Forum for Science, Industry and Business

Sponsored by:     3M 
Search our Site:

 

Mayo Clinic information about accelerated aging among people with rheumatoid arthritis

13.11.2006
The observation that people with rheumatoid arthritis (RA) die at a younger age than people without this disease is not new, but arthritis experts don't fully understand the causes of the increased mortality rates.

Laboratory scientists have observed that RA and other diseases can cause multiple systems within the body to age more rapidly than expected. Cells affected by diseases begin to show signs of what's called accelerated aging -- damage at the molecular level resulting in poorer function.

Mayo researchers attending the American College of Rheumatology Annual Meeting will share preliminary findings that suggest increased mortality among people with RA is consistent with the concept of accelerated aging.

The Mayo research team conducted a population-based study that included 393 people diagnosed with RA. Examining medical records for the RA patients, Mayo researchers recorded the subjects' age at death and underlying cause of death. They compared the data from RA patients to expected survival data for people with similar birth dates and genders from the general population (obtained from the National Center for Health Statistics).

Mayo researchers then applied a novel mathematical tool to analyze the mortality data -- an accelerated failure time model. Doing this allowed researchers to estimate an "acceleration factor" that quantifies the rate of aging occurring among the study subjects with RA.

Significant findings: As expected, the observed survival rate for people with RA was consistently less than the expected survival rates for people in the general population. Researchers estimated that the RA patients in the study group aged at approximately 1.25 times the rate of people in the general population. Another way to express this finding is that during each 10-year time span, people with RA, in effect, age 12.5. "We've known for decades that the mortality rate among people with rheumatoid arthritis is higher, and that these patients are at increased risk for heart and lung disease," explains lead researcher and Mayo epidemiologist Sherine Gabriel, M.D. "With this study, we've now applied a mathematical model that shows consistency between our observed mortality rates and our understanding of the concept of accelerated aging."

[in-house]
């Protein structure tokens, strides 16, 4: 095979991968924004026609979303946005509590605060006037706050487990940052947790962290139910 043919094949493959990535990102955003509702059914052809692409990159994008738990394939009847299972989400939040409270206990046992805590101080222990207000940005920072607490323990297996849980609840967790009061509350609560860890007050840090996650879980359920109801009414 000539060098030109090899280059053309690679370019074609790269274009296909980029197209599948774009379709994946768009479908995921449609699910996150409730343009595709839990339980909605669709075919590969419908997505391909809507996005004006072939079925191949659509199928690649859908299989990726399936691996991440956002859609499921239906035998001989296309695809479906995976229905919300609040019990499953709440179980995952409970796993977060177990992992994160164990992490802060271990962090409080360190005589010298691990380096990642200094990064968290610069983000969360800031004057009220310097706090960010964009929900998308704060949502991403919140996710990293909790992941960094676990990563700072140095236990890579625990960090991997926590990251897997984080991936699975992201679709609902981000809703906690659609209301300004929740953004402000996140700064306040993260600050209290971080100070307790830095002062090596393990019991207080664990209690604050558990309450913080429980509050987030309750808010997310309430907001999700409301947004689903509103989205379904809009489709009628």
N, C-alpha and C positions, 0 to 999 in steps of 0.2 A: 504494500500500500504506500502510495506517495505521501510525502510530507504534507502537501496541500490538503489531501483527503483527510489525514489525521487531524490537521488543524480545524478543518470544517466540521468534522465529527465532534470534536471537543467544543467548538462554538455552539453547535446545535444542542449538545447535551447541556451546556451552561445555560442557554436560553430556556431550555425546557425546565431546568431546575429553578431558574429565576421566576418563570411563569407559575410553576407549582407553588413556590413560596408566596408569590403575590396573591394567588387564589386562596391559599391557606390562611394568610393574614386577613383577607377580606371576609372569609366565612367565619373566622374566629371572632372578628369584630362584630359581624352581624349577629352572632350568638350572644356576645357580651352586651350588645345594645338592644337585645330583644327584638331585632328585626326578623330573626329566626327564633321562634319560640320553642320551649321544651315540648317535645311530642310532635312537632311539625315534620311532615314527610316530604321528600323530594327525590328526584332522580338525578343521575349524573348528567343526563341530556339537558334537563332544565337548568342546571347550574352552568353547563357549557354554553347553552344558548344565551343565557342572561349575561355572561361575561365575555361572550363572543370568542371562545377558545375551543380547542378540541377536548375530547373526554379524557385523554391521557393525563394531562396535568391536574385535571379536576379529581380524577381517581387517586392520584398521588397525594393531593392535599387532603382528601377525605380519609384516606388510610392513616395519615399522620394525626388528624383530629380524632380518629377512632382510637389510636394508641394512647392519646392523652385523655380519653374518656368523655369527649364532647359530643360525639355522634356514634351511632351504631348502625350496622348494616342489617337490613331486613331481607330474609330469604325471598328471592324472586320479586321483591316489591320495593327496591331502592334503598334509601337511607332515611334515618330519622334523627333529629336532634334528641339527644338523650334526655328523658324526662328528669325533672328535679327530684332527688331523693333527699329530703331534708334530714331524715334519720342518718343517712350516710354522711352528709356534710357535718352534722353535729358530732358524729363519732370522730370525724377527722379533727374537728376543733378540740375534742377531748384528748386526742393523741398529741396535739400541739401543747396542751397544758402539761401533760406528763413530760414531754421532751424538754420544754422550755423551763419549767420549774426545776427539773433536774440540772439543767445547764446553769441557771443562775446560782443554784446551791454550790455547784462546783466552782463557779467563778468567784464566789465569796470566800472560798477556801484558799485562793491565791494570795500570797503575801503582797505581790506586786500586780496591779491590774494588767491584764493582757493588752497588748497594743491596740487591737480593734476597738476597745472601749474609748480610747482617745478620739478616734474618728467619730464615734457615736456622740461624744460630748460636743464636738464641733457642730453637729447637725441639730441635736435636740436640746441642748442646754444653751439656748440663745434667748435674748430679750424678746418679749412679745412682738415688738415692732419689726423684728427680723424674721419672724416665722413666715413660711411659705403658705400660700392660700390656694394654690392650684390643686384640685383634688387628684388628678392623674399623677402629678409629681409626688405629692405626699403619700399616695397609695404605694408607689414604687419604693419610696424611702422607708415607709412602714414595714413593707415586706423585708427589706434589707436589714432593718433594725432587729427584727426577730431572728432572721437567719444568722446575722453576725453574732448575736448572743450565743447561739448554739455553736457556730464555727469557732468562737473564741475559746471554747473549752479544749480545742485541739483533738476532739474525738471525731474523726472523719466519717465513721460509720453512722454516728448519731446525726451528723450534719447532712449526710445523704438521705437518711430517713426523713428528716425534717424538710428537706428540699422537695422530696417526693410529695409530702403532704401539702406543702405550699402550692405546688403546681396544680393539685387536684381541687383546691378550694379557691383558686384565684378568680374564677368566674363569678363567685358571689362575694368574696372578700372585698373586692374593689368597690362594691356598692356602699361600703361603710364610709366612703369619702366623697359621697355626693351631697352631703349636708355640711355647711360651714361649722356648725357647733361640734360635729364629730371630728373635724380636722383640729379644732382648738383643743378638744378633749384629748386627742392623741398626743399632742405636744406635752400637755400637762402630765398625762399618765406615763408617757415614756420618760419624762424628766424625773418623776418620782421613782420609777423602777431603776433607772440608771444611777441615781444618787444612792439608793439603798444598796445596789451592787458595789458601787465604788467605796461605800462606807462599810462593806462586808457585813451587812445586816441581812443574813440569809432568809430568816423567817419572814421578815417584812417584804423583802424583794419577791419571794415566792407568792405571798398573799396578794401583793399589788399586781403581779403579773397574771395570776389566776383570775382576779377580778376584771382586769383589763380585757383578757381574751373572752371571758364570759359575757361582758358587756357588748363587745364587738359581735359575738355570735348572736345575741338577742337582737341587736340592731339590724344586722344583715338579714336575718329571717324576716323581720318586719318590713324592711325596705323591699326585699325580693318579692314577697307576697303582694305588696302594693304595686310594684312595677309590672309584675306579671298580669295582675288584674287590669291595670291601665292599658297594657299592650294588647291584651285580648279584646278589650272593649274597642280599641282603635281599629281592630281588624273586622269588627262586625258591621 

Dr. Gabriel explains that new knowledge about this acceleration factor also underscores the need for people with RA to be aware of their increased health risks and to seek medical care that addresses their total health.

"Because rheumatoid arthritis is chronic and can be so consuming, patients and their doctors sometimes pay less attention to other issues, like cardiovascular health," notes Dr. Gabriel. "Studies like these remind us that early diagnosis and intervention are extremely important for these patients."

Future research likely will focus on establishing a closer link between the Mayo findings and laboratory studies of cellular aging.

Sara Lee | EurekAlert!
Further information:
http://www.mayoclinic.com
http://www.mayoclinic.org/news

More articles from Health and Medicine:

nachricht A better way to measure the stiffness of cancer cells
01.03.2017 | Duke University

nachricht Humans have three times more brown body fat
01.03.2017 | Technische Universität München

All articles from Health and Medicine >>>